This paper aims to present findings from a benchmarking exercise by 24 higher education institutions (HEIs) about the use of the Australasian Council on Open, Distance and e-learning (ACODE) Benchmarks and its benchmarking process to provide data about technology-enhanced learning (TEL) environments.
Results of the first instalment of a major benchmarking activity of the robustness of the benchmarks and of the benchmarking process itself based on two surveys provided participants, one during the collaborative session between participants from the 24 HEIs and nine months later.
The most important conclusion was the interest and usefulness of the benchmarks for participating HEIs, especially the sharing of information between HEIs. Six recommendations from the data indicated the desire to formally endorse the benchmarks, facilitate a formal benchmarking activity every two years, postpone the merger of four benchmarks into two and create more online tools to share practice.
Data were collected and analysed through non-validated surveys based on ACODE’s need-to-know to develop baselines specific to the usefulness of the benchmarks themselves, the benchmarking process itself and next steps.
This paper provides a comparative view of how 24 universities approach online education and their use of the ACODE Benchmarks and how they facilitate HEI regulatory compliance.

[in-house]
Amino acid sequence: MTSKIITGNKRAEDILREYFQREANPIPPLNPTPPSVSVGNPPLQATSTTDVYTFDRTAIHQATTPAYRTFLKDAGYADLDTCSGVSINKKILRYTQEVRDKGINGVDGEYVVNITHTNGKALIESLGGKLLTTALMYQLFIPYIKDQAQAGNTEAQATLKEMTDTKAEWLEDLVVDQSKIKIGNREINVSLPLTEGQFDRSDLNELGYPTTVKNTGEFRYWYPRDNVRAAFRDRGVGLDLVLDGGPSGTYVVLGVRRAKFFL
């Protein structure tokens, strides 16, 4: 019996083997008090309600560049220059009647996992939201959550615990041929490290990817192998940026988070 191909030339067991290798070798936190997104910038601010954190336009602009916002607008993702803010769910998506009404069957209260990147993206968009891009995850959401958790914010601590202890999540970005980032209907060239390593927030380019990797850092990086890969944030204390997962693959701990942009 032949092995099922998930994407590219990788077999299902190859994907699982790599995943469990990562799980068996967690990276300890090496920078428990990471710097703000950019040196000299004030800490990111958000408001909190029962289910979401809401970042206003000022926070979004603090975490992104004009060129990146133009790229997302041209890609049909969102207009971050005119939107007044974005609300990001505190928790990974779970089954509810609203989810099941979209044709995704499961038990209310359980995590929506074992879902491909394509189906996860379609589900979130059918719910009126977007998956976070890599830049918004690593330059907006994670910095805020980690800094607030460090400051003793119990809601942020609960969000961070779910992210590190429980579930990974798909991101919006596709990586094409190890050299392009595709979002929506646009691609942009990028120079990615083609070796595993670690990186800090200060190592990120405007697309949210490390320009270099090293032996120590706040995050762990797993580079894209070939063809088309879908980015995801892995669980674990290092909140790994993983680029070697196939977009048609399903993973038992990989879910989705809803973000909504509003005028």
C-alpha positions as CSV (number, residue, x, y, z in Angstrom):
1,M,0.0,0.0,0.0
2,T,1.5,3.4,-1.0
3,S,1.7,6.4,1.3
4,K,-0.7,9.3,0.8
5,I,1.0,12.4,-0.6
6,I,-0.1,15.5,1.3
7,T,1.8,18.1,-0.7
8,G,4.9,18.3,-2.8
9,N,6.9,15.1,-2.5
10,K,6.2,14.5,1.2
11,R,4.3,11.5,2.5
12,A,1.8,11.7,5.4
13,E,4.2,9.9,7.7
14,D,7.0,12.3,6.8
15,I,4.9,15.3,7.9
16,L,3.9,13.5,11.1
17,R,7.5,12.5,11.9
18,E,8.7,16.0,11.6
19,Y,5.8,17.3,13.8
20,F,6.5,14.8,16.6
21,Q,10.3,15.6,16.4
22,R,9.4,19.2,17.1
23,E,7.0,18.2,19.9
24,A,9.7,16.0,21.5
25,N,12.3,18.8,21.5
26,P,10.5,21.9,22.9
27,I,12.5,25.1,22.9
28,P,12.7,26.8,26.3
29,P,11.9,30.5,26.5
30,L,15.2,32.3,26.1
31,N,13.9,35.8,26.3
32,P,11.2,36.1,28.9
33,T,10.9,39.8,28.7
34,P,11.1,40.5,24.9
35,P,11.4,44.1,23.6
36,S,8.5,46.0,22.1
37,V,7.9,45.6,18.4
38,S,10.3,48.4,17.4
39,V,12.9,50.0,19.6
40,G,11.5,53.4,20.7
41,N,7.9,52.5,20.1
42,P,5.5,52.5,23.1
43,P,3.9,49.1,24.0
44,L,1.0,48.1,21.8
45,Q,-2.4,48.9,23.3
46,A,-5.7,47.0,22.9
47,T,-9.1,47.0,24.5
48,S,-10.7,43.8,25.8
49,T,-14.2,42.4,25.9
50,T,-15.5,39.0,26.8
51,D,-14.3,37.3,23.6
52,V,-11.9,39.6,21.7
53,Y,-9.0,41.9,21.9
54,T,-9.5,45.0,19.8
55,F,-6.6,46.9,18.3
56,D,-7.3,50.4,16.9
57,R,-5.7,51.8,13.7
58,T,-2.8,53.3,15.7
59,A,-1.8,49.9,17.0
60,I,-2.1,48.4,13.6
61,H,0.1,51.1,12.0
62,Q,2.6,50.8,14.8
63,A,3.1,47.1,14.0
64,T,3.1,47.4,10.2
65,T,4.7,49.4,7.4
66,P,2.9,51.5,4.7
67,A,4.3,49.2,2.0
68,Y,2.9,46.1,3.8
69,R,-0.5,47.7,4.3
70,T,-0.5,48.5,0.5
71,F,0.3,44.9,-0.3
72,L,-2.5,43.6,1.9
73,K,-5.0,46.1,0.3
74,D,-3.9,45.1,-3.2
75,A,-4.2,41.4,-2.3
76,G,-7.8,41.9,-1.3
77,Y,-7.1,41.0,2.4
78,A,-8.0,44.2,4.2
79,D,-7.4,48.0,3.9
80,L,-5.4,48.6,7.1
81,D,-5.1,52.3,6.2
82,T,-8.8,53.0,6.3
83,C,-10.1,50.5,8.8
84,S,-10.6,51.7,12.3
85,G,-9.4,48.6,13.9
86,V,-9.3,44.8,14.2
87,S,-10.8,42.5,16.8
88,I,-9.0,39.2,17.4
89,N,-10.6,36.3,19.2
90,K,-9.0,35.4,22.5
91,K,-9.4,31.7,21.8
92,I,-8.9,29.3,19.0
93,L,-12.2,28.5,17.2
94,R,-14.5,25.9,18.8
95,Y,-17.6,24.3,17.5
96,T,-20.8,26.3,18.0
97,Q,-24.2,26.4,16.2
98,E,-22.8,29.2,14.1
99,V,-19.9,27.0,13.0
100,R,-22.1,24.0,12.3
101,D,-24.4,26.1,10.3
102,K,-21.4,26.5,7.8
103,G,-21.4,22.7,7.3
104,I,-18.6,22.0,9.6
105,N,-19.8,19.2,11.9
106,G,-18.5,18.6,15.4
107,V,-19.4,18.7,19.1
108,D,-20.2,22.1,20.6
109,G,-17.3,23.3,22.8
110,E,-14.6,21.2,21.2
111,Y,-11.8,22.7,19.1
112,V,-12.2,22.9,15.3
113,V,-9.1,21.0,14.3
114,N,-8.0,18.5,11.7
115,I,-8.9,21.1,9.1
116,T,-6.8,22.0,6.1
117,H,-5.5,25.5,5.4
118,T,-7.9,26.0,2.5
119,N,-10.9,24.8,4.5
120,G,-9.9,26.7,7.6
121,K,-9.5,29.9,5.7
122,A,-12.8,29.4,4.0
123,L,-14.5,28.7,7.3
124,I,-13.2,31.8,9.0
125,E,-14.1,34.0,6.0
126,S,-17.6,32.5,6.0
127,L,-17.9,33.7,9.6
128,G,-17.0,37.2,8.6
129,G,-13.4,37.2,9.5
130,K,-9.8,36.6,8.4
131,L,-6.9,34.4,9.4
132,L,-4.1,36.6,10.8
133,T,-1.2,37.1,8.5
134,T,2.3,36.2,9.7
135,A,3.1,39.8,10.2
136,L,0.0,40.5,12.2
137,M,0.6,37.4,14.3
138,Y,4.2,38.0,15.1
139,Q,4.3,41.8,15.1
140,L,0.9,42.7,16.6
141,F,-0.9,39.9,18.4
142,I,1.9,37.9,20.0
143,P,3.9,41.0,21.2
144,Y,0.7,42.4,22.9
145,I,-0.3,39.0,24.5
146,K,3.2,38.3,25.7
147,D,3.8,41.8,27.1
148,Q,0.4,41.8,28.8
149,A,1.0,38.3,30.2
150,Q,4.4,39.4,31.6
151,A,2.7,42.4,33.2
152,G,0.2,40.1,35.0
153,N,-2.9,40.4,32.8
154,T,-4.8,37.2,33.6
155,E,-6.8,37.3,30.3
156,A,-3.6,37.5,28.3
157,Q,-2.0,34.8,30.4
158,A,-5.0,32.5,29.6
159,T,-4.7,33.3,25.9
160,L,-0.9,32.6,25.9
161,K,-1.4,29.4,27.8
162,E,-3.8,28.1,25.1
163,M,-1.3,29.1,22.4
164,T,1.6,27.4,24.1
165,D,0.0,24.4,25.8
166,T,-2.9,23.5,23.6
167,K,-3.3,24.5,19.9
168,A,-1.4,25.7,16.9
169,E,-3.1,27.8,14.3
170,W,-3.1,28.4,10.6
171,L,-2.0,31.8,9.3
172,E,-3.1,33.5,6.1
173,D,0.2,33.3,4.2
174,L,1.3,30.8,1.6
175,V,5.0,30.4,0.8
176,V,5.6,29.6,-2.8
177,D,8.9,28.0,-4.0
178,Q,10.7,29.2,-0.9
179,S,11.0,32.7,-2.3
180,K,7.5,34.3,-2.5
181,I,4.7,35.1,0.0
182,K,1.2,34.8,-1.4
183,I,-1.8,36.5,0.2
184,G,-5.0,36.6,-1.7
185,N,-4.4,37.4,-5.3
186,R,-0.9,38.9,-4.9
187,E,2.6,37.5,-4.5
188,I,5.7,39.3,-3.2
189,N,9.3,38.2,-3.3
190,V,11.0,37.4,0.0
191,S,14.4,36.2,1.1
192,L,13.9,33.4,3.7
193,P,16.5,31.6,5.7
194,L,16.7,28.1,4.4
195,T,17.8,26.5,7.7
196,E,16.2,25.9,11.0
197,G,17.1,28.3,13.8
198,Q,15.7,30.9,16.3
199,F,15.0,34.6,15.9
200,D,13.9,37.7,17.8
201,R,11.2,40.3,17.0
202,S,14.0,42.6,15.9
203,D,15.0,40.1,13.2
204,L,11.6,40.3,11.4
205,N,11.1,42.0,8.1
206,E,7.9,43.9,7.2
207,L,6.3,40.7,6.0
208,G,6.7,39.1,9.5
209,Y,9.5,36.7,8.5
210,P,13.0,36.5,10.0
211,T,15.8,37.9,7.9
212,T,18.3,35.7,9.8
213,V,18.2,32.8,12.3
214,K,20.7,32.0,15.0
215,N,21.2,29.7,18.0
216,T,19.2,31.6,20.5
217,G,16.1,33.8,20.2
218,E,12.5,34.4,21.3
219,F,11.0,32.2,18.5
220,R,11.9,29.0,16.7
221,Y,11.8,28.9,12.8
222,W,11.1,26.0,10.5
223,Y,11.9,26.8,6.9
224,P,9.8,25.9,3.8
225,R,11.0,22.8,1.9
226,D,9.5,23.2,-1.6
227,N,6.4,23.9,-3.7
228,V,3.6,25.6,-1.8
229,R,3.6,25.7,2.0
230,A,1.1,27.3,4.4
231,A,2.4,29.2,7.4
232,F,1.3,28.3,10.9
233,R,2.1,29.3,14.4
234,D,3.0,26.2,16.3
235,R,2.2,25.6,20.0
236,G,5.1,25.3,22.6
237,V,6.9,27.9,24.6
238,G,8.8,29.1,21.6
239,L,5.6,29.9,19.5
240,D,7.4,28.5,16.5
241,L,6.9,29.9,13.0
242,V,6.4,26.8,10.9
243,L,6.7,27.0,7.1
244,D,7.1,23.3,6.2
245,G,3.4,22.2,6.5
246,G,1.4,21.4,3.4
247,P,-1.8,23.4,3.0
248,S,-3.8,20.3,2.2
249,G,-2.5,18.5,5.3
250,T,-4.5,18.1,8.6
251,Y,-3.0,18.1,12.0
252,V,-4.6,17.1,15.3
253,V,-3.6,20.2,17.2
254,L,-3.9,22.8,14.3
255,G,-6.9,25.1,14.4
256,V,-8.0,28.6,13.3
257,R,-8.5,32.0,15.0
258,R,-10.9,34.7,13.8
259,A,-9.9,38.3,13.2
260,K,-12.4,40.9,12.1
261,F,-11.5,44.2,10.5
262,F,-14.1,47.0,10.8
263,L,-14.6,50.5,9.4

ACODE Benchmarks are one of few institution-wide quality improvement tools or frameworks for TEL available for universities to use. The benchmarking exercise provides a process through which HEIs can learn from each other how to improve their approaches to e-learning activities to better serve student learning needs.
Reporting of how universities seen as leading practitioners in TEL pursue good/best practice, decision-making and reporting.
Sankey, M. and Padró, F.F. (2016), "ACODE Benchmarks for technology enhanced learning (TEL): Findings from a 24 university benchmarking exercise regarding the benchmarks’ fitness for purpose", International Journal of Quality and Service Sciences, Vol. 8 No. 3, pp. 345-362. https://doi.org/10.1108/IJQSS-04-2016-0033
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